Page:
A St Johnston man caught with almost €10,000 of cannabis has avoided going to jail.
Conrad Clarke, a 34-year-old with an address at Ard Baithin, was before Letterkenny District Court on Monday.
Clarke was charged that, at Railway Road, St Johnston, he had in his possession a controlled drug, to wit, cannabis herb to the value of €9,900 for the purpose of selling or otherwise supplying it to another.
The offence is contrary to Section 15 and Section 27 (as amended by Section 6 of the Misuse of Drugs Act 1984) of the Misuse of Drugs Act 1977.
Judge Éiteáin Cunningham queried how the matter had been noted for prosecution on indictment, but Sergeant Jim Collins said the matter was not sent forward in this District Court.
Sergeant Collins pointed out that Clarke had served ‘quite a bit of time’ in Northern Ireland.
In December 2017, Clarke given a six-year jail sentence at Laganside Crown Court for the possession of a Class
A controlled drug, cocaine, with intent to supply – three years in custody and three years on licence. He also received a three-year sentence for possession of a Class B drug, cannabis, with intent to supply – 18 months in custody and 18 months on licence. The sentences ran concurrently.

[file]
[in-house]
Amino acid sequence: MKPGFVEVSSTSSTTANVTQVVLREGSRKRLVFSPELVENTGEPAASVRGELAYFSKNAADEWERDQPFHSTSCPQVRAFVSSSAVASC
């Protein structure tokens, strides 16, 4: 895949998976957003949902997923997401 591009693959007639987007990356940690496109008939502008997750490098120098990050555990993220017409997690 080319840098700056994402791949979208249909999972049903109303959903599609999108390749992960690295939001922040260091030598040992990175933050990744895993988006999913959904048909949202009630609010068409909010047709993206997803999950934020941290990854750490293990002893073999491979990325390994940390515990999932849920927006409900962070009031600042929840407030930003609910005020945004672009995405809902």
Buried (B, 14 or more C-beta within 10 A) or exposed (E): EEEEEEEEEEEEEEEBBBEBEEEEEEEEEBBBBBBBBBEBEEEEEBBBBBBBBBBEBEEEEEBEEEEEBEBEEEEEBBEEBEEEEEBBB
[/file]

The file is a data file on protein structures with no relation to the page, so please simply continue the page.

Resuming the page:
A co-accused in that case received similar sentences after PSNI officers recovered 3.4 kilos of cannabis and 1.5 kilos of cocaine, with a combined estimated street value of £160,000, in a vehicle they stopped in Belfast city centre on February 8, 2017.
Clarke was present when his case was dealt with on Monday.
Judge Cunningham considered a probation report, which was prepared for Clarke.
Solicitor for Clarke, Mr Patsy Gallagher, said his client had learned ‘a very solitary lesson’. The case, he said, was a ‘rare occasion when co-operation worked between both jurisdictions’.
“He was a model prisoner in Northern Ireland,” Mr Gallagher said. “He was very co-operative. Even when he was released, he was on licence. He had every opportune to come across the border, but he didn’t He did his time and he did well.
“He has served time on this island on full facts and he will comply with any orders made. I would ask the court not to add to his sentence.”
Judge Cunningham, noting that Clarke had made ‘significant progress’, said that, while she was unable to account for time served in Northern Ireland, she would take it into view.
Clarke was convicted and sentenced to two months in prison but the entirety of the sentence was suspended for 12 months upon Clarke entering into a bond.